MyFACTION is your card collecting and management mode. Online multiplayer action where team building is key. Collect, manage, and upgrade your cards as you play against friends or strangers online. Ultimately creating the most powerful 4-person faction. You can compete in Weekly Towers and Faction Wars. New themed packs will roll out throughout the year. While I can give you the basics of this mode here, I’ll be honest. I barely touched this. This mode just doesn’t appeal to me, and that’s mostly because I prefer to not play games that basically require real money to be invested. I’m sure that you can have fun with no money spent, but this really is a micro transaction mode in my opinion. Certain characters, ranks, models, etc are ‘hidden’ behind faction walls that I can only assume you need to invest money or a heck of a lot of time to earn. I know this mode appeals to a specific group of players across many different sports games, but it's just not for me. I won’t go into too much depth here but there are 4 different types of virtual currency in MyFACTION:

MyFACTION Points - which can be spent on card packs and contracts – are awarded for completing matches and challenges;

MyFACTION Tokens – which can be spent in the Token Rewards market to unlock powerful WWE Superstar and Legend cards – are also awarded for completing matches and challenges;

Virtual Currency - available for purchase and spent exclusively in MyFACTION on card packs, boxes, and contracts. As an important reminder, anything that players can purchase with Virtual Currency can also be unlocked with MyFACTION Points.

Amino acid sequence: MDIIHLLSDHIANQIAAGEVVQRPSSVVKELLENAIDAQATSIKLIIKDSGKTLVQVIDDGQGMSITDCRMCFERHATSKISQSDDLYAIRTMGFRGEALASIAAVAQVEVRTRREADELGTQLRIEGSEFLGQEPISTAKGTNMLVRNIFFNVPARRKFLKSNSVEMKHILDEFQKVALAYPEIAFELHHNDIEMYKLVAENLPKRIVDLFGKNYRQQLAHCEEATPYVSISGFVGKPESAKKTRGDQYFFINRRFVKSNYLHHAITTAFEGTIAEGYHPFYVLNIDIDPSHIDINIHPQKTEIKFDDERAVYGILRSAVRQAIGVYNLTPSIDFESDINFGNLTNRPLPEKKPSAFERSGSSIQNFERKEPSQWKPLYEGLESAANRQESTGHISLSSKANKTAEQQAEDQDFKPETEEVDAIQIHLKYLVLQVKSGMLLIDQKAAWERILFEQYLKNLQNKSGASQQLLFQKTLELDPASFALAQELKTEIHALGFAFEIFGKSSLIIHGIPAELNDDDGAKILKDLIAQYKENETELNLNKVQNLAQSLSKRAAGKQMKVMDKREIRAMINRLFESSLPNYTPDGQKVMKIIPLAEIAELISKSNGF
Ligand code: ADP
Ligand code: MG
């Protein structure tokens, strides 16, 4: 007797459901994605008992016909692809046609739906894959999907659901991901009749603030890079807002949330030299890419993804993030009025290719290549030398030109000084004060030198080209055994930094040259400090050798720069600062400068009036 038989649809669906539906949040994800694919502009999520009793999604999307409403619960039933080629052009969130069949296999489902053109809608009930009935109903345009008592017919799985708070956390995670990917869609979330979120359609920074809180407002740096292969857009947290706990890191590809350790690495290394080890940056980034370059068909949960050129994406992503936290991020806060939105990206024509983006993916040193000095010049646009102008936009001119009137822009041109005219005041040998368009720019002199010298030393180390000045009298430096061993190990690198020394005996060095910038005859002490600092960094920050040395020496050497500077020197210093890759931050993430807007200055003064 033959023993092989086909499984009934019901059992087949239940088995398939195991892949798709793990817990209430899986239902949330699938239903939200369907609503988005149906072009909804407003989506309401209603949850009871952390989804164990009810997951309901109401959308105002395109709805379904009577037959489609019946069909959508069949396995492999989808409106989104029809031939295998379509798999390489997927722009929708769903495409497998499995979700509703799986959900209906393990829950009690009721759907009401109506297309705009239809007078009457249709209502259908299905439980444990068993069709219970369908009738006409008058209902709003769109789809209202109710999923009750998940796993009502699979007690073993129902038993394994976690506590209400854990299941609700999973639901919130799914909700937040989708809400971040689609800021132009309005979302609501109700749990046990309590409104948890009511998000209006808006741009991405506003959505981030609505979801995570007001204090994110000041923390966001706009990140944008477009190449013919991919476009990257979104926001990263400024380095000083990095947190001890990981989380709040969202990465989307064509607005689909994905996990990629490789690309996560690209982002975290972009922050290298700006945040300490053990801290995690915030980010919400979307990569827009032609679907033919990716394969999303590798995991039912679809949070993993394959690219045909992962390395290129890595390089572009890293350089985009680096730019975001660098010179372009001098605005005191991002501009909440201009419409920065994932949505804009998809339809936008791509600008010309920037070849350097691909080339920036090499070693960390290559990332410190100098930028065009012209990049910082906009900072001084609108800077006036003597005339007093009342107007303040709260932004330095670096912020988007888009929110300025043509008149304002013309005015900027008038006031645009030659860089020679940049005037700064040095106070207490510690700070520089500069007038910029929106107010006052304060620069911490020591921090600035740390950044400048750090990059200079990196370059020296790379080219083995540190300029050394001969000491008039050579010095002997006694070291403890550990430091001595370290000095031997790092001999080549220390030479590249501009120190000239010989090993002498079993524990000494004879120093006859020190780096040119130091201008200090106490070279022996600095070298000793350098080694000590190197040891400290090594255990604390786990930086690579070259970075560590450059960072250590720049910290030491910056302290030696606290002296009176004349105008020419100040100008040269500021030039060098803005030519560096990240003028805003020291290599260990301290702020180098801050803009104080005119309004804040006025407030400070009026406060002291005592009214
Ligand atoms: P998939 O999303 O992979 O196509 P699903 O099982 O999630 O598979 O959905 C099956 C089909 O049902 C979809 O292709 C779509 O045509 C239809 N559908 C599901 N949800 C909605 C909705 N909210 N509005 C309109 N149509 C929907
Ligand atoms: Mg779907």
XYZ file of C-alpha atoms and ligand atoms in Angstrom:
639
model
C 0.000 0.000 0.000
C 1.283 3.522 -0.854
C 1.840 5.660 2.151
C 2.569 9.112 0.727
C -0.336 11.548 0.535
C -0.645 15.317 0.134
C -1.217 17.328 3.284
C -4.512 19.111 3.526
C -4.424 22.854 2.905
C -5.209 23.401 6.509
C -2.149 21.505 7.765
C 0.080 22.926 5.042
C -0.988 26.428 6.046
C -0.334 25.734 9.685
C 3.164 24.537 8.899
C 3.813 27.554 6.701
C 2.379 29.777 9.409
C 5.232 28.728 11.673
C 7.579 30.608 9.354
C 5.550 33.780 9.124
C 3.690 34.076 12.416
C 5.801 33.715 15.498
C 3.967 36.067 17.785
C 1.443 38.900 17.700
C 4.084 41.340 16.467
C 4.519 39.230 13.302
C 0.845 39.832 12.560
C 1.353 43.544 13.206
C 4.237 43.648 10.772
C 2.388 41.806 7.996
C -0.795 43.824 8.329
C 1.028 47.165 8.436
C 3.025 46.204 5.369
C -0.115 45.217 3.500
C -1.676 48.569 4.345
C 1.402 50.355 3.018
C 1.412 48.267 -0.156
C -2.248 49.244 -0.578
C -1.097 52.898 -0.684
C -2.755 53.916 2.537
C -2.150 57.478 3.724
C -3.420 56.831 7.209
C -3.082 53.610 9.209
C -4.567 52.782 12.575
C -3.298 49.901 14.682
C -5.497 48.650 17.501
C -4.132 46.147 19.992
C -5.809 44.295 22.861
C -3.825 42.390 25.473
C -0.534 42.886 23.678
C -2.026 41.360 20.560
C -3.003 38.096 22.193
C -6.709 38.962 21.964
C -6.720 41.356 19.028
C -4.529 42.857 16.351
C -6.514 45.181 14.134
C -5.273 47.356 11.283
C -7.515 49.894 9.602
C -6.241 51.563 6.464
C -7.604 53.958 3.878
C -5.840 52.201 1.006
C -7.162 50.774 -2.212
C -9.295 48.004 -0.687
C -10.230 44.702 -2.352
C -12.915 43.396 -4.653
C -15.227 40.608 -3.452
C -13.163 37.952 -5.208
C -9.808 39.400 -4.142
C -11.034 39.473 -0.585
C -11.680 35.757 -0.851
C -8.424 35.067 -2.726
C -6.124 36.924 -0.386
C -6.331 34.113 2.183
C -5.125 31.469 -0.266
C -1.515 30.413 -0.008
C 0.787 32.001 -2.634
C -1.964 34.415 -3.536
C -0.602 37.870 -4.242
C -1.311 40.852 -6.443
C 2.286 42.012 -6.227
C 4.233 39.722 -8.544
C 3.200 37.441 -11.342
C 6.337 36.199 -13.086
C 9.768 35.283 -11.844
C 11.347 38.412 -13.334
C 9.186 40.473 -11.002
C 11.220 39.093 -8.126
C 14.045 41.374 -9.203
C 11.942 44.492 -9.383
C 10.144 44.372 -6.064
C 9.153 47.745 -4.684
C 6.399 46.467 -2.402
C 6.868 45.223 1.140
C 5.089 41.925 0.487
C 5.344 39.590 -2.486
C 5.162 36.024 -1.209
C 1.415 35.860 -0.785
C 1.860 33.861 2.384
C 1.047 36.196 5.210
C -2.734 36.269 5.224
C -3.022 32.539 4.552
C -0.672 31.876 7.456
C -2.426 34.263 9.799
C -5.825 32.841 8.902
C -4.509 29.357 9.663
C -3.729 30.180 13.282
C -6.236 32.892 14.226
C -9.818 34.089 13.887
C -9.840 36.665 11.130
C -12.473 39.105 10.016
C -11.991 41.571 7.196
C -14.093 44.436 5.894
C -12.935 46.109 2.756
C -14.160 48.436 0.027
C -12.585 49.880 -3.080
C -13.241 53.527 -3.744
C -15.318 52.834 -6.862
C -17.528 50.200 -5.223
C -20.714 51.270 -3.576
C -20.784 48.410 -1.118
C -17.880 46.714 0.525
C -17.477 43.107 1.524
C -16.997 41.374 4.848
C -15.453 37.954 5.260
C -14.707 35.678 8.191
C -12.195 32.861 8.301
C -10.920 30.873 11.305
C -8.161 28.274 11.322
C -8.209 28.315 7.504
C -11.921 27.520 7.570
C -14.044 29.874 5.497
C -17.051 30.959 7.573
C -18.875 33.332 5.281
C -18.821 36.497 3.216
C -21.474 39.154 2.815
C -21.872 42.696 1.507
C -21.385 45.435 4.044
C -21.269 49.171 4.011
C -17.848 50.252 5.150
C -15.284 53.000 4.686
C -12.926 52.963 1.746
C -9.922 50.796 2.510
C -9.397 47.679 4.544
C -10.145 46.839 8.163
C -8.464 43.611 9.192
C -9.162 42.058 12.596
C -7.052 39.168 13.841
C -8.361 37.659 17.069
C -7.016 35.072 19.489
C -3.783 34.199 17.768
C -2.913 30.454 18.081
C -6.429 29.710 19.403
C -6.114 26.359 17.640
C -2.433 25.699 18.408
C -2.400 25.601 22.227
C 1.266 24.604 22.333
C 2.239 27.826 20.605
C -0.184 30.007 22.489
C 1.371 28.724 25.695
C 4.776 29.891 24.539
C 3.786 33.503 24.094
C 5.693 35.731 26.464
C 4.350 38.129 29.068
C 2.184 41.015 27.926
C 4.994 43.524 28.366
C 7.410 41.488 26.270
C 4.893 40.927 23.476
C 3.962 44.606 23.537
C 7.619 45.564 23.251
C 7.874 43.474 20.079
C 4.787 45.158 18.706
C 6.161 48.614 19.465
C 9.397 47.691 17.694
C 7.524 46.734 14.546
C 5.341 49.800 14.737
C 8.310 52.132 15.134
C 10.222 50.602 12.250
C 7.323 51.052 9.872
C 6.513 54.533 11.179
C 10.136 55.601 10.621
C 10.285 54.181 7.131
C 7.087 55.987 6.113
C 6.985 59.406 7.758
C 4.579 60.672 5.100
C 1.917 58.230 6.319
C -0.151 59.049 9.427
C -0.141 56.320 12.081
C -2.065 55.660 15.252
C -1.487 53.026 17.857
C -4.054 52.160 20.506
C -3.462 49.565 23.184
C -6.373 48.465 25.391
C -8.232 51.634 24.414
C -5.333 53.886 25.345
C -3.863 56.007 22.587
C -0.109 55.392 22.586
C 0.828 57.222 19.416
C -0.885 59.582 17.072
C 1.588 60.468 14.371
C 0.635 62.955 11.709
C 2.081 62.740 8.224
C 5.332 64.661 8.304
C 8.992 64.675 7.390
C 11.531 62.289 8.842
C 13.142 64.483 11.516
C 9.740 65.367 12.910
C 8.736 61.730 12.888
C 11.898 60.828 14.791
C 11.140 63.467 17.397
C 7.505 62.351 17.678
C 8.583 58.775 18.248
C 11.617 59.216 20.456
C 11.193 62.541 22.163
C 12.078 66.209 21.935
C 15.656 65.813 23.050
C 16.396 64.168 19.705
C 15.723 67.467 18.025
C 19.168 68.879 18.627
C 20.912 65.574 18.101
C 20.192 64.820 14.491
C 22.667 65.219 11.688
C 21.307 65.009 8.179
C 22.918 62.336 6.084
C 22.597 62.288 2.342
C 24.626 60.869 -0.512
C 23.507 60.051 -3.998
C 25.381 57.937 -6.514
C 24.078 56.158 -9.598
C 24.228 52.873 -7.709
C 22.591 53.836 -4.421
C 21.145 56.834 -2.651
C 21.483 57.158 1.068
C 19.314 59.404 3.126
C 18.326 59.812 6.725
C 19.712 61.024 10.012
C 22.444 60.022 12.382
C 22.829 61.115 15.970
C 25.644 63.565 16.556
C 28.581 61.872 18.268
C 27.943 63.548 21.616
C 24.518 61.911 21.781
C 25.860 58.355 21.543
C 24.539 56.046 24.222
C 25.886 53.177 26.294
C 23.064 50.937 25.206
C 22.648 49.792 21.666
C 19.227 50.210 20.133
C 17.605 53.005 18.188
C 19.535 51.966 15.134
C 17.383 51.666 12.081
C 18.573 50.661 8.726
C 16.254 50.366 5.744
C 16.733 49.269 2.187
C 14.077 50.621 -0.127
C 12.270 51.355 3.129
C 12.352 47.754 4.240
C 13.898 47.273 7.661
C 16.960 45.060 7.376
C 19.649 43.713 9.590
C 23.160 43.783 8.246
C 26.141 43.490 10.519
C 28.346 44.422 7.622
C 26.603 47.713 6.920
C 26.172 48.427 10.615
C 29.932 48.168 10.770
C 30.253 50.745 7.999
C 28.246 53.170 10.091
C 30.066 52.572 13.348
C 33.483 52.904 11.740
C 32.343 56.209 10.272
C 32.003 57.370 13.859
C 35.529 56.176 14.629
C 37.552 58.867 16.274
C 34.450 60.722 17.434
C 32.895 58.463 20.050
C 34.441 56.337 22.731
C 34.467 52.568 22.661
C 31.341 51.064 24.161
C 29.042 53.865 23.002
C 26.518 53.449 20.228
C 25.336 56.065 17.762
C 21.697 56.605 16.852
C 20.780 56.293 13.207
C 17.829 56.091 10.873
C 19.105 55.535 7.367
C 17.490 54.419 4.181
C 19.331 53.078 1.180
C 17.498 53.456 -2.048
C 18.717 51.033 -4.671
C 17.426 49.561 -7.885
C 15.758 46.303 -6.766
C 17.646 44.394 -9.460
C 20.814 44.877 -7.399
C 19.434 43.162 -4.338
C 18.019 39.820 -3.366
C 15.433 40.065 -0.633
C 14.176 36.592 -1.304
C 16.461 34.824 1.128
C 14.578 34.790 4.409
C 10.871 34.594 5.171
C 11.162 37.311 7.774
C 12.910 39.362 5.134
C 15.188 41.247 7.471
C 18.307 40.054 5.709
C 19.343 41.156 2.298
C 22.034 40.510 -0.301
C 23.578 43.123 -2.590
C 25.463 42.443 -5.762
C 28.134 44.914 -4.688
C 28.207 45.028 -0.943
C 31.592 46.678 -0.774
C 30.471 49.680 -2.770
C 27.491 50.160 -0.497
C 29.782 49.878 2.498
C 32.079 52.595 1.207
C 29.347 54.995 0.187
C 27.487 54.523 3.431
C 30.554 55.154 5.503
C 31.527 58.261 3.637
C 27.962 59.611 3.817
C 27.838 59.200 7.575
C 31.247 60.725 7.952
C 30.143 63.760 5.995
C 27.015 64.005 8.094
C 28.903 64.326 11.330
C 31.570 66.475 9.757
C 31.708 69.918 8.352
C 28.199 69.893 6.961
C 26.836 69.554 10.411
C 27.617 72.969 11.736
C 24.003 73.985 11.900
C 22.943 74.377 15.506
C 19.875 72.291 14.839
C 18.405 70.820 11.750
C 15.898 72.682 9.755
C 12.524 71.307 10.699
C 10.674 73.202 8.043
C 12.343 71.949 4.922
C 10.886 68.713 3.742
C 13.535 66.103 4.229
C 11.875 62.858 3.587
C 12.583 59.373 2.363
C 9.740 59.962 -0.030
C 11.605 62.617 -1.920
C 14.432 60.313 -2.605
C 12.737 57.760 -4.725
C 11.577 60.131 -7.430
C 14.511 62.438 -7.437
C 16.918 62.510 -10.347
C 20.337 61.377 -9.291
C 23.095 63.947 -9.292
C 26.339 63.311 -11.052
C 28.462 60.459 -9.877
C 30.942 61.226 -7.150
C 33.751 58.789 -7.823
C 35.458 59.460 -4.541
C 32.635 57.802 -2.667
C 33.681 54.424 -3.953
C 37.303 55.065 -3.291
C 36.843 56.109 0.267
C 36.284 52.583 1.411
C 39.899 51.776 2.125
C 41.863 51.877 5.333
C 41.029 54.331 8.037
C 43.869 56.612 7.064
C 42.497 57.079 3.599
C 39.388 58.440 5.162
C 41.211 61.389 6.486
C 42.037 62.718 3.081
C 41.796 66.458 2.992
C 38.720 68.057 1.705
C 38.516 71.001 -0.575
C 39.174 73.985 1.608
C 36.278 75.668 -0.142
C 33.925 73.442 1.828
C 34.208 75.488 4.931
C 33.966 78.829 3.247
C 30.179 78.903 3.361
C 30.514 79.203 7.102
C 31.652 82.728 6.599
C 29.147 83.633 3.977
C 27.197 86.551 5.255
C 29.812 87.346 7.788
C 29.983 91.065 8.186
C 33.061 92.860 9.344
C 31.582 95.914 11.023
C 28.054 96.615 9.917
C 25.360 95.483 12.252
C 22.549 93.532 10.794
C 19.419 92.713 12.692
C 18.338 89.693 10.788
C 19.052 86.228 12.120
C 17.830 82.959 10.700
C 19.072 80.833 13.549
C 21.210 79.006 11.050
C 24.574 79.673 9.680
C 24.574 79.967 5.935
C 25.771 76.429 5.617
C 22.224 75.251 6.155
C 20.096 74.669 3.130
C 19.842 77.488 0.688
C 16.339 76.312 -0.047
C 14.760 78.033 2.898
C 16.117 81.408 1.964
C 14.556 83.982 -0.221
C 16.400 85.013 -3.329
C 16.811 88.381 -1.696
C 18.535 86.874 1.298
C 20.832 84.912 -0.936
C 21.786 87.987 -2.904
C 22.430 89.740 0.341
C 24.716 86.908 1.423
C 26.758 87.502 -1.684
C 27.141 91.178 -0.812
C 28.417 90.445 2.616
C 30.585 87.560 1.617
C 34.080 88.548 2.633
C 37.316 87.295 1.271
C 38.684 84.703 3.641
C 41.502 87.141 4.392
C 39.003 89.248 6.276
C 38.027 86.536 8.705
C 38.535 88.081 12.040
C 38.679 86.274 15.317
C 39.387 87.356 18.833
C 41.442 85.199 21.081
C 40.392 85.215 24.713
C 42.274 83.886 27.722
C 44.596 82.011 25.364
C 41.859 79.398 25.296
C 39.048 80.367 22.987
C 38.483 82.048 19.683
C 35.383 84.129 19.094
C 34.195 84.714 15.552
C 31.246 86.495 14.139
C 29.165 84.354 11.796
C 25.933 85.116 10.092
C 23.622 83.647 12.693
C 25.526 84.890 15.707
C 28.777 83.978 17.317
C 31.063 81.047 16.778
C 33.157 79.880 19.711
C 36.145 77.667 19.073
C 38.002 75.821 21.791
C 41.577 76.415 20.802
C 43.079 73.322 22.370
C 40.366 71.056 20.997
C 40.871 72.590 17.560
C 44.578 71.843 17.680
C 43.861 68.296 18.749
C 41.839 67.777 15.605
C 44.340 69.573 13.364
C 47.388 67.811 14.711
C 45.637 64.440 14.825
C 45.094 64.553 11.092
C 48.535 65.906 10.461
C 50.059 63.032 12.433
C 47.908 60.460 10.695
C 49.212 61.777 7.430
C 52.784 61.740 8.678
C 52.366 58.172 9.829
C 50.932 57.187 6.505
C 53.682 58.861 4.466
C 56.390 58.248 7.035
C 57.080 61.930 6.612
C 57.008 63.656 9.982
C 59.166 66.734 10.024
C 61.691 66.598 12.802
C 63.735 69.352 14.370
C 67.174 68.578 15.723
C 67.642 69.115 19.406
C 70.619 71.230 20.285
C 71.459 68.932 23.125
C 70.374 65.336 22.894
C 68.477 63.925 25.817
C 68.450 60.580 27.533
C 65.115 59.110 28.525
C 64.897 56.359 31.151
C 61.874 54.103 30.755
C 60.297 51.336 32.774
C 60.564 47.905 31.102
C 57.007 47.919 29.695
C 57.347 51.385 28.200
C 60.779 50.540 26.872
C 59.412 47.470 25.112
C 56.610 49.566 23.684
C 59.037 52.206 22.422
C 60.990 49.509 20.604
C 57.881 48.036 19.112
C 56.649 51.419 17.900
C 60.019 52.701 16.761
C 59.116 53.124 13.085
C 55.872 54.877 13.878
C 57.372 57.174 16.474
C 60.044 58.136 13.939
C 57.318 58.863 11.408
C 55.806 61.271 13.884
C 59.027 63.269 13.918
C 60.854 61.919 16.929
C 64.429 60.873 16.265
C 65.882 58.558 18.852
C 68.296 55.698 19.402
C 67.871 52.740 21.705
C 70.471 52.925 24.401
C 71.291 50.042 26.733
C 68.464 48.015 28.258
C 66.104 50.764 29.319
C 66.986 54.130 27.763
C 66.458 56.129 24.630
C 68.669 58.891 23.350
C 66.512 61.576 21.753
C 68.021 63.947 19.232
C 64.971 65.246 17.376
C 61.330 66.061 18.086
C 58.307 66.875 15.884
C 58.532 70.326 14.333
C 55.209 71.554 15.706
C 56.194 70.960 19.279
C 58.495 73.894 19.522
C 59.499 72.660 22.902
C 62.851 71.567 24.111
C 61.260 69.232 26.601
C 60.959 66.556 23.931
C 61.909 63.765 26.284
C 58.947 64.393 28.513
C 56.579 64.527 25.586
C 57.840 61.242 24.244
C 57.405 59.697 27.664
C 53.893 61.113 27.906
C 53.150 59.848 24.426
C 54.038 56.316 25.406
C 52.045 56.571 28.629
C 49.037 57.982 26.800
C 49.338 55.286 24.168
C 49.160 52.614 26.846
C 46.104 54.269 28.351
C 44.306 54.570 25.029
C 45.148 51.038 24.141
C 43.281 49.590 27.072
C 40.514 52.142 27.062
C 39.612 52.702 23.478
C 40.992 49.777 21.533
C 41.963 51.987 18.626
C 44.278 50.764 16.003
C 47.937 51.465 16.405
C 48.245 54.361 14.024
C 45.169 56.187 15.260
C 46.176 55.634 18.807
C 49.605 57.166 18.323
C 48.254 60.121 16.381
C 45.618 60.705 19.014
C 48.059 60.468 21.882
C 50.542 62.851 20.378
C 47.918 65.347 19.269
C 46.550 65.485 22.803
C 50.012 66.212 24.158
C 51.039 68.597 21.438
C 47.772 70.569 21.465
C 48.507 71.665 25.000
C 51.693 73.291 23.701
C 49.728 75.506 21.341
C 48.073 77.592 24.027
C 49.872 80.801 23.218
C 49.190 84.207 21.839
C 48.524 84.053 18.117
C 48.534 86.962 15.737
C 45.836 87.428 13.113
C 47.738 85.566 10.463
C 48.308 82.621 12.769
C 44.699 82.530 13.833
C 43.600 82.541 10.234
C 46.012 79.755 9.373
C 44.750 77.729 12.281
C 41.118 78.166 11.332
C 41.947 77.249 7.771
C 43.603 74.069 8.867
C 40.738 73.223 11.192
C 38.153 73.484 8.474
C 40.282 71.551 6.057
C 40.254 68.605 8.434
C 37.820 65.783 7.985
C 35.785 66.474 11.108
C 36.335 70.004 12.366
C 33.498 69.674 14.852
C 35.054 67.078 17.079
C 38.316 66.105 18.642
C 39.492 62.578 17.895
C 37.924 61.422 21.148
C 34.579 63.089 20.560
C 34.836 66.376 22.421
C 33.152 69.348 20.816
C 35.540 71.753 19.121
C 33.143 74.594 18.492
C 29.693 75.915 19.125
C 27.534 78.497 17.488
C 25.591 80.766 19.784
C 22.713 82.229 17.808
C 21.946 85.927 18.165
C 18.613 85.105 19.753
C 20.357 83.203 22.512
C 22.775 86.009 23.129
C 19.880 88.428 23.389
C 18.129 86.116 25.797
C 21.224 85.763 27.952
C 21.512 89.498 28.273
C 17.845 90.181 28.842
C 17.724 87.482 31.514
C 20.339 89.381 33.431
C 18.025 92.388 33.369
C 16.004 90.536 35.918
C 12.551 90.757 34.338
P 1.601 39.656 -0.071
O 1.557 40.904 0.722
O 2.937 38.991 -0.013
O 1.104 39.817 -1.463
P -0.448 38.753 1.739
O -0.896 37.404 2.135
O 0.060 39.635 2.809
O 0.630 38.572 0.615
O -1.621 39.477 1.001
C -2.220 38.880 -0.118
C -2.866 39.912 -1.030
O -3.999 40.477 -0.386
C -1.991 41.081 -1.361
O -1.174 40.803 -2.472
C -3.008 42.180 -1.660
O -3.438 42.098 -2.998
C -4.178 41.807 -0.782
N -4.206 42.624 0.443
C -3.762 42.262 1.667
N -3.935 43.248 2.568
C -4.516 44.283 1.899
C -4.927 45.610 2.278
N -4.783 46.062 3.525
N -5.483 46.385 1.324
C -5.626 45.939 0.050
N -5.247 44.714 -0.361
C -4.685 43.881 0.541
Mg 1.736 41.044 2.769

Store Tokens - Earned for gameplay throughout all non-MyFACTION modes, these tokens can be spent in the Store to unlock Superstars and any other items for use in non-MyFACTION modes.

Universe Mode is consistently a favourite among friends who play WWE games yearly, and I can see the appeal. Everything is customizable and you can also just sim-out dream matches. There are sliders for almost any move for each superstar, meaning you can take their signature moves and make them really weak and throw them into a match with a rival to see how they’d fare. Rivalry actions have been added, allowing you to choose different cutscenes to play out for your viewing pleasure. If you don’t want to play any of these modes, you can literally hit the ‘play’ tab and jump into a quick play match of your choice. Choose to play any type: 1v1, Tag Team, Hell In A Cell, Royal Rumble etc., set whatever parameters you want and off you go. Simple to jump in and enjoy your own way.

Community creation looks to be a hit again this year. I’ve seen some things the community have created from last year, like replicating my local indie scenes rings from events, or creating some favourite local wrestlers in the game. Some people are far more creative than I am and this content all goes online to be shared with other players. Gameplay is similar to previous years, combo based attacks and defense are taught through a tutorial at the beginning of each mode. Your teacher is New Day’s own Xavier Woods (Austin Creed). I am not sure they could have found a better person for this. His banter is natural and his energy is infectious. He’s a superstar, a gamer, and has such a great vibe. I had a smile on my face any time he was on screen.